I was out walking the pups (in addition to our own, we were taking care of our youngest son’s dog) around nine one morning last week. Having just barked their heads off at a plumber getting out of his truck, they were strutting down the street (all eighteen pounds of chihuaha-terrier mix, combined), one with his ears perked up, the other one with her ears flapping down, both tails up in the air, clearly very pleased with themselves, when I experienced one of these minutes when Time seems to coalesce and hang in the air like an all-encompassing drop of luminous peace. The sky was a deep blue, the sun bright, far away the highway rumbled, birds were tweeting somewhere, the cool air smelled of pine and eucalyptus, I felt that if I reached out, I might actually touch life itself and it would be almost gel-like because there was no flux, only the present. A perfect minute. I stopped walking, awed. Then the dogs started sniffing and panting, pulling towards a red squirrel on a low limb, the world resumed its spinning. Still I had had that moment and I filed it away in my box of wonder. Albeit a very different, experience, our visit to a saffron farm back in the fall when we were in Marseille also felt suspended in time. Maybe it was the setting…
Or the twenty-minute walk up the fragrant hills from Lascours, the sleepy village where we had parked the car…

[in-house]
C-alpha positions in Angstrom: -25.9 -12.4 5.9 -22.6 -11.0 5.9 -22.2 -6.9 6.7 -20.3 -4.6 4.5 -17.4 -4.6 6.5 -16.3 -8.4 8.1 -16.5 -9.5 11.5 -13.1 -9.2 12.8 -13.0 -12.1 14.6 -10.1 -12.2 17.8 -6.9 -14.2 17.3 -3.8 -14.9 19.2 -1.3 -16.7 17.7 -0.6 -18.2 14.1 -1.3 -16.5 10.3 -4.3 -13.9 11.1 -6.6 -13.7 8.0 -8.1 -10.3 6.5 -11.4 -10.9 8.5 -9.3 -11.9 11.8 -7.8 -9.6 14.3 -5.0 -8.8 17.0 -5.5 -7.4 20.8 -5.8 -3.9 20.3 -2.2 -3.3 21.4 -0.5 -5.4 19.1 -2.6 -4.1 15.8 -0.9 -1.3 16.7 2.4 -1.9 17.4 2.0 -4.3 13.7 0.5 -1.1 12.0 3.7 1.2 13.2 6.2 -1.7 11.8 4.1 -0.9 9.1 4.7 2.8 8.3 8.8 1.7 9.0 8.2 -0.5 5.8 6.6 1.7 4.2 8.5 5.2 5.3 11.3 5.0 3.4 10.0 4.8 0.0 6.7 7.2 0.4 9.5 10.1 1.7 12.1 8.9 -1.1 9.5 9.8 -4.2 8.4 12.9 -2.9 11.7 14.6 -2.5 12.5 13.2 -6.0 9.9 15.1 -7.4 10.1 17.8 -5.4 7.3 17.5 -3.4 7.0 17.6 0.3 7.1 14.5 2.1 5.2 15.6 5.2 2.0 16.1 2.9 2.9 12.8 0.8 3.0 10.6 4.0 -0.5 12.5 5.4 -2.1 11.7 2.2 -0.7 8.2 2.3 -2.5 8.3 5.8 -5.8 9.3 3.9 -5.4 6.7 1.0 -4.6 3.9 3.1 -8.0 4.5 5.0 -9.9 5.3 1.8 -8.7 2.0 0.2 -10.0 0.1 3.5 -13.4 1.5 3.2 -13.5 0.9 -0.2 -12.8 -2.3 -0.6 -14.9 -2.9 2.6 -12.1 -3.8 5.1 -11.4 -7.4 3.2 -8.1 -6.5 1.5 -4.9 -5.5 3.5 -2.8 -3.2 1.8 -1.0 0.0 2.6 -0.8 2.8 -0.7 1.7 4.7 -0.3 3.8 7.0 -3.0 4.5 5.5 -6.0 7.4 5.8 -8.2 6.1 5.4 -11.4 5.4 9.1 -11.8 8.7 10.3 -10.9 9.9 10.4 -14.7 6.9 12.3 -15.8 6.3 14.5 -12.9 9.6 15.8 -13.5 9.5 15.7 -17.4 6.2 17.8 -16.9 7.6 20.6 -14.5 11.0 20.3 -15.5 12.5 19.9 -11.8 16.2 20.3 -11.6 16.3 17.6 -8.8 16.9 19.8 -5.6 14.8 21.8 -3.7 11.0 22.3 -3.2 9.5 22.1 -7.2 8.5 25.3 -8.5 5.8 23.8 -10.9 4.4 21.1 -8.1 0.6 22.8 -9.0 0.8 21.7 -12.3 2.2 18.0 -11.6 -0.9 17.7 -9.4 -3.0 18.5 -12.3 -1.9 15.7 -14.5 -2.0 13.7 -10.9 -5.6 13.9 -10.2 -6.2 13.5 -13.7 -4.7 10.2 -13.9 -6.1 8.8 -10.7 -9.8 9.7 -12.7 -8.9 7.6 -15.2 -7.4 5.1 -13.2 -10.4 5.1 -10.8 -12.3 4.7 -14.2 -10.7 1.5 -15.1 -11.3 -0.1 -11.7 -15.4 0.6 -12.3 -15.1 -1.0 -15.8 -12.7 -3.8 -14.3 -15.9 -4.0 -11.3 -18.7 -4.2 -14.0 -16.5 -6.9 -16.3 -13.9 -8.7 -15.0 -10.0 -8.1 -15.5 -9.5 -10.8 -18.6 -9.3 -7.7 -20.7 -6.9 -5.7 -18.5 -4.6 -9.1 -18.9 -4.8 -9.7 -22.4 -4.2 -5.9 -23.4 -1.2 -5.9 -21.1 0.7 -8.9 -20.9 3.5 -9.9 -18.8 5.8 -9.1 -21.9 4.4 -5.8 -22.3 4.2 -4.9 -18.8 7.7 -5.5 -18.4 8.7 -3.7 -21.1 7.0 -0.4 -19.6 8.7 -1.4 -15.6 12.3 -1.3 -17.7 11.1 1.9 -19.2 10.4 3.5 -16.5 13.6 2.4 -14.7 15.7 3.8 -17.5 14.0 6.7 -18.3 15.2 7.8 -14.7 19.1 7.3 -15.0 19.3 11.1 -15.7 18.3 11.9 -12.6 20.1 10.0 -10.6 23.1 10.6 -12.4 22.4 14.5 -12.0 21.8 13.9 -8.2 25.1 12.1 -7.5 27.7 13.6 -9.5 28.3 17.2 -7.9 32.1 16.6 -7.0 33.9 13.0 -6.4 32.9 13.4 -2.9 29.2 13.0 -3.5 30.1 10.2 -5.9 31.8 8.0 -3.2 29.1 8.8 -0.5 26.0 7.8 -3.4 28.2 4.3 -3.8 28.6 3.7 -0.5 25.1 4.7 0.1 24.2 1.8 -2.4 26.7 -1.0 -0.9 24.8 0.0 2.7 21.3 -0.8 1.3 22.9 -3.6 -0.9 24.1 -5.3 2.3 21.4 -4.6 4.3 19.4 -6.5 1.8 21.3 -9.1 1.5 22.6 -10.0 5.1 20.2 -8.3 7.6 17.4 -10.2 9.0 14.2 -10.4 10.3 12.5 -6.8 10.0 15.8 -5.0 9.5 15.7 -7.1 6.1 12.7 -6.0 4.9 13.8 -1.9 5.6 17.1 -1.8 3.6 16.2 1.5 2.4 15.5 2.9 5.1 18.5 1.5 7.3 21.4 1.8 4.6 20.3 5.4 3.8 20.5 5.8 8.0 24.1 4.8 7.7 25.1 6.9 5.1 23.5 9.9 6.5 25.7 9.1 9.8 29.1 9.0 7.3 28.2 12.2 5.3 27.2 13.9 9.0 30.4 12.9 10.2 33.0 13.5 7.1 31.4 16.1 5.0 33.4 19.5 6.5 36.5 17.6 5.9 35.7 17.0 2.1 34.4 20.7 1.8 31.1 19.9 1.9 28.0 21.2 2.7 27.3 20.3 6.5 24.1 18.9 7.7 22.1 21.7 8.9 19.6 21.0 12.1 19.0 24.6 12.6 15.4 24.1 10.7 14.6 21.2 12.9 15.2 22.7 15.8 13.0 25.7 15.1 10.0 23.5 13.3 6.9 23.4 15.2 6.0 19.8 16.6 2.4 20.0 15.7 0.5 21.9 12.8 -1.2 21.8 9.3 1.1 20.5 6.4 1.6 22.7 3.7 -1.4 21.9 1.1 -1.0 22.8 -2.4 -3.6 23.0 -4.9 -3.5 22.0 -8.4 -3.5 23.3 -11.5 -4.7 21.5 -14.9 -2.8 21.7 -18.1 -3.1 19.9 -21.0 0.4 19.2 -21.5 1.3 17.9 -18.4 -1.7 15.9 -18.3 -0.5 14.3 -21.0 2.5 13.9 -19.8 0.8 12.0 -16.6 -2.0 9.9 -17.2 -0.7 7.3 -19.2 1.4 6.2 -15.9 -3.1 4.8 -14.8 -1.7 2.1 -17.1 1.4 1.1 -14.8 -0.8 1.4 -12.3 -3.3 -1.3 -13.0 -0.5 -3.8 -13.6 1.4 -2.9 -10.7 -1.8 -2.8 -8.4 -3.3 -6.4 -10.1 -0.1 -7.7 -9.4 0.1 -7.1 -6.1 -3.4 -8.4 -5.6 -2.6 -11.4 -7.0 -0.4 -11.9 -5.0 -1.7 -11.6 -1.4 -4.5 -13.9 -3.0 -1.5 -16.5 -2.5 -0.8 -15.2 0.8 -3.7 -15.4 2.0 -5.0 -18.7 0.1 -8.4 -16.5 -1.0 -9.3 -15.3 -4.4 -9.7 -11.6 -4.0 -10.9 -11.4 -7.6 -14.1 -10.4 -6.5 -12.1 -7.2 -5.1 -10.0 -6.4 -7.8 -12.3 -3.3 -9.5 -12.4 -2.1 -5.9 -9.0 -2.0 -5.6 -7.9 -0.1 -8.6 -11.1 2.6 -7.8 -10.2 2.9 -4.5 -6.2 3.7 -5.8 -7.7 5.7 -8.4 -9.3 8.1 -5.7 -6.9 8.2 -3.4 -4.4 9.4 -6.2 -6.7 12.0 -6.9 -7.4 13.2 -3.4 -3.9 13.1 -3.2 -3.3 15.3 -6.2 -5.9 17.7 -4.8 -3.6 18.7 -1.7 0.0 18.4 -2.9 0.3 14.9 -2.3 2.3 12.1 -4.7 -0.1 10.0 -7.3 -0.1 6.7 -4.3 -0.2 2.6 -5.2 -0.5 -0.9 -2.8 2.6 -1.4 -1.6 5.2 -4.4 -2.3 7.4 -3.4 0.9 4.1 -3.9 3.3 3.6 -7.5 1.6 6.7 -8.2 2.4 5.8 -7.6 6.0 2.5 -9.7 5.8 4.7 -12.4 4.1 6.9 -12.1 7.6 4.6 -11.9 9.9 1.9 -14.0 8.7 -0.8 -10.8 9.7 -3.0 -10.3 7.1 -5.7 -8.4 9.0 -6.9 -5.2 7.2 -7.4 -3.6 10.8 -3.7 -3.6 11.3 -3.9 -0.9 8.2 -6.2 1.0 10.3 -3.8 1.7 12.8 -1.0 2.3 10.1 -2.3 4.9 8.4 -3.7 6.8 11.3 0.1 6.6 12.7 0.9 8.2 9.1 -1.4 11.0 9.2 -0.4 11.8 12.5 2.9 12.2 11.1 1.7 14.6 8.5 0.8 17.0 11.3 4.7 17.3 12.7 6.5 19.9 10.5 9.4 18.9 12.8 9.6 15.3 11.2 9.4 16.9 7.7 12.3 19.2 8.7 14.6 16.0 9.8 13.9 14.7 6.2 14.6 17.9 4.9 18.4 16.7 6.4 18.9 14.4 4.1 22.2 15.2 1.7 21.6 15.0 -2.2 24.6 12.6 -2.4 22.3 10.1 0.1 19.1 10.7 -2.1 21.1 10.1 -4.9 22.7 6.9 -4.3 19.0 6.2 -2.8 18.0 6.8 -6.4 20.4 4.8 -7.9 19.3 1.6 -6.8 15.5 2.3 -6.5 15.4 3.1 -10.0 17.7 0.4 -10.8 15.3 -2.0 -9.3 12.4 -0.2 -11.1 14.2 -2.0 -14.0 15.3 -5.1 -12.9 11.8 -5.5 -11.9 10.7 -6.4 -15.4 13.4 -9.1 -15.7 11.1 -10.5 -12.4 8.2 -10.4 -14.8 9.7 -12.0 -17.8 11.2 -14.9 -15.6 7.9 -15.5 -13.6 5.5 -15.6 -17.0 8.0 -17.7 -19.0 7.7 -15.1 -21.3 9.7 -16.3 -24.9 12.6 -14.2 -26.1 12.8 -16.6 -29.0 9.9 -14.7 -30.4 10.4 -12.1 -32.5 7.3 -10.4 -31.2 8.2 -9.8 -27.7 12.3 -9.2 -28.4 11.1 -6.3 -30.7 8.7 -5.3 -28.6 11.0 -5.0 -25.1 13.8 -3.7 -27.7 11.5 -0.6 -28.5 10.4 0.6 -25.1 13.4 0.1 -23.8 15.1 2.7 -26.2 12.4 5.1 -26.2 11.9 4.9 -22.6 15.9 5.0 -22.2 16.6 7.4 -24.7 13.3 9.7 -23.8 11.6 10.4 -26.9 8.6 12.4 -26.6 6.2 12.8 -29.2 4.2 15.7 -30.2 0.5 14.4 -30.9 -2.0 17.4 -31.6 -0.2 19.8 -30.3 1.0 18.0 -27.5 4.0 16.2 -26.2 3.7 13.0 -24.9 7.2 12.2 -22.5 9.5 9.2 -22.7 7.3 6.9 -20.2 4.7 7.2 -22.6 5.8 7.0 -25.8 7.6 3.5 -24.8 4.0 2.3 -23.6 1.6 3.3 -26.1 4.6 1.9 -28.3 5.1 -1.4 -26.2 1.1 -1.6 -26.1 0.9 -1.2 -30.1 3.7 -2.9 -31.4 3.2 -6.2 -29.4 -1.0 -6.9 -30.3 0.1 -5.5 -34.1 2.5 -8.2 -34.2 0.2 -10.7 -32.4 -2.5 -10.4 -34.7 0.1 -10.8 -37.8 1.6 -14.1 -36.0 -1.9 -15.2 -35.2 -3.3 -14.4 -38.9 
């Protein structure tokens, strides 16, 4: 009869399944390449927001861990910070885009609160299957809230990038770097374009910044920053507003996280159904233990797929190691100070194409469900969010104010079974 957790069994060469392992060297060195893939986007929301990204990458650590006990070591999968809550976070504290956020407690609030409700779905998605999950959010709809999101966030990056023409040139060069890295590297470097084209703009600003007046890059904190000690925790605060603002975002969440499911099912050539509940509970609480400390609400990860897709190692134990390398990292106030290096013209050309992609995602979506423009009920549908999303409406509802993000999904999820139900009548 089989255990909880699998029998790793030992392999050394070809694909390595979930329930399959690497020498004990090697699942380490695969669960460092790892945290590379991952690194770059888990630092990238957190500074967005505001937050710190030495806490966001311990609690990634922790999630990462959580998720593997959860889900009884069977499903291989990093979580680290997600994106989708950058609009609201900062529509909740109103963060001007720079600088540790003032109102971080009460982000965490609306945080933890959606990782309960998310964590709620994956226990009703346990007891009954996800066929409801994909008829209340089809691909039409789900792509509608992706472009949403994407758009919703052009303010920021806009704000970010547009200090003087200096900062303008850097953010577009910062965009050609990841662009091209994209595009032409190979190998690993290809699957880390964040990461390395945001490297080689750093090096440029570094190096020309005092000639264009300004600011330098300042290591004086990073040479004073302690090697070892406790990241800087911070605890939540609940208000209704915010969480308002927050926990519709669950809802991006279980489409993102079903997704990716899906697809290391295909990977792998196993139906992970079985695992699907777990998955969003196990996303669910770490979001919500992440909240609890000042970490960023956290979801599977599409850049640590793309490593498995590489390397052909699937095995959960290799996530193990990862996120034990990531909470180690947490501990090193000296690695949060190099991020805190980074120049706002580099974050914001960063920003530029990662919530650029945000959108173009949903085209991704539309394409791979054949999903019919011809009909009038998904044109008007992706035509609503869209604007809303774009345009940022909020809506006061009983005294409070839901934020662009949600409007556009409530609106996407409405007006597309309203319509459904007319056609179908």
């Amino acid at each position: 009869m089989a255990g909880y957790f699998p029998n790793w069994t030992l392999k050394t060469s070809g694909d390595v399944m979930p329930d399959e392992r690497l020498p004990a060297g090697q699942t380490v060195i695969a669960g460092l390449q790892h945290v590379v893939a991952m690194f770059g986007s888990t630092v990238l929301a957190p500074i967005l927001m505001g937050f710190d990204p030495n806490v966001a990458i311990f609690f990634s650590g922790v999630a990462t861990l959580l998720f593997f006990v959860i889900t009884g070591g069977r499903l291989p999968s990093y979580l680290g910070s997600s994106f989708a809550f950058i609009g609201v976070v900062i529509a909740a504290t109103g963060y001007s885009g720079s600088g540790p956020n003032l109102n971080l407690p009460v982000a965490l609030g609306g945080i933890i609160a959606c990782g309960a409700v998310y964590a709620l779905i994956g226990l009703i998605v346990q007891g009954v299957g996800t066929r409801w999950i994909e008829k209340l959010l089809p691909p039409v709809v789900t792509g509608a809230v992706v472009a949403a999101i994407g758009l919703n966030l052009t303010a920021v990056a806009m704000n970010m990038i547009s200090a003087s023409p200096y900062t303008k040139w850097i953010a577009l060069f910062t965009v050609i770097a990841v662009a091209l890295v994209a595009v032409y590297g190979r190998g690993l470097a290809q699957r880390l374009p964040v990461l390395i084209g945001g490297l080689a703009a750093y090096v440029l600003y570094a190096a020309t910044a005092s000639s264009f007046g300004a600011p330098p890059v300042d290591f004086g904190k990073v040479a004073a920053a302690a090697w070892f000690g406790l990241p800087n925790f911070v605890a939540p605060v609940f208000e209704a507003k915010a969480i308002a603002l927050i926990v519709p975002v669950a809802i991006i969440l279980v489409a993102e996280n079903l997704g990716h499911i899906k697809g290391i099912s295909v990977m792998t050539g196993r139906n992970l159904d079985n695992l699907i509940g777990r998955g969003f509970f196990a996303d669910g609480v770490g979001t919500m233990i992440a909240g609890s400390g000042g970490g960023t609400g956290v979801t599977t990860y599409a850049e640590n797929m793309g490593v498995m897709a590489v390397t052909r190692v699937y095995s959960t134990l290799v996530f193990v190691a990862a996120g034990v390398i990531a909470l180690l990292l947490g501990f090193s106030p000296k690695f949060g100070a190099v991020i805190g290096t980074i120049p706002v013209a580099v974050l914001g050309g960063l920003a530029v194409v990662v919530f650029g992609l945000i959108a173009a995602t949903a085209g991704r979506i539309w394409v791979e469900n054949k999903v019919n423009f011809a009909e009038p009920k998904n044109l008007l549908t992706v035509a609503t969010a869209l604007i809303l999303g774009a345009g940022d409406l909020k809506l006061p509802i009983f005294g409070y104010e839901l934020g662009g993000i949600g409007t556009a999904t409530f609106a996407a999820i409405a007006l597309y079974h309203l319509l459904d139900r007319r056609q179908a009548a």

Maybe it was the beloved friends we were with and the good-natured group of locals we had joined for the occasion…
Maybe it was Delphine Douet, the owner of the saffron farm, a knowledgeable and enthusiastic guide. Maybe it was the weather, maybe the colors, maybe the aromas… Maybe a combination of all this. In any case, a morning so perfect that it could only foster hope and healing.
I didn’t know much about saffron before visiting the farm. I knew I loved its smell and taste, I knew it was the most expensive spice in the world and I knew it came from a specific variety of crocus. Beyond that, not a clue. I suspect such is the case with most visitors because the first thing Delphine did was sit us down at a long table on a restanque (narrow terrace where the crocuses are cultivated) and tell us everything we could possibly want to know about the precious or rouge (red gold) as saffron is sometimes called.
Although I enjoyed hearing about the role of saffron in history, its place in religious rituals, its medicinal benefits, its cosmetic uses, its dyeing properties, its culinary assets, etc. I am not going to overload you with this info because you can easily find it on the web. If you read French, a good place to start would be 13’Or Rouge, Delphine’s own website or this report she referred me to. For English-speakers, there is Wikipedia and other resources including this page of gardening tips in case you decide you grow your own (which I’d like to try).
What mostly got my attention was the fact that while the world produces about two hundred tons a year, four hundred tons are actually traded, meaning that not all that is labeled saffron is the real thing. As explained in this article (in French), some producers may substitute marigold, safflower, arnica, corn silk, seaweed, etc. or use dyes. They may make saffron threads heavier by coating them with sugar, oil, honey and mineral powders.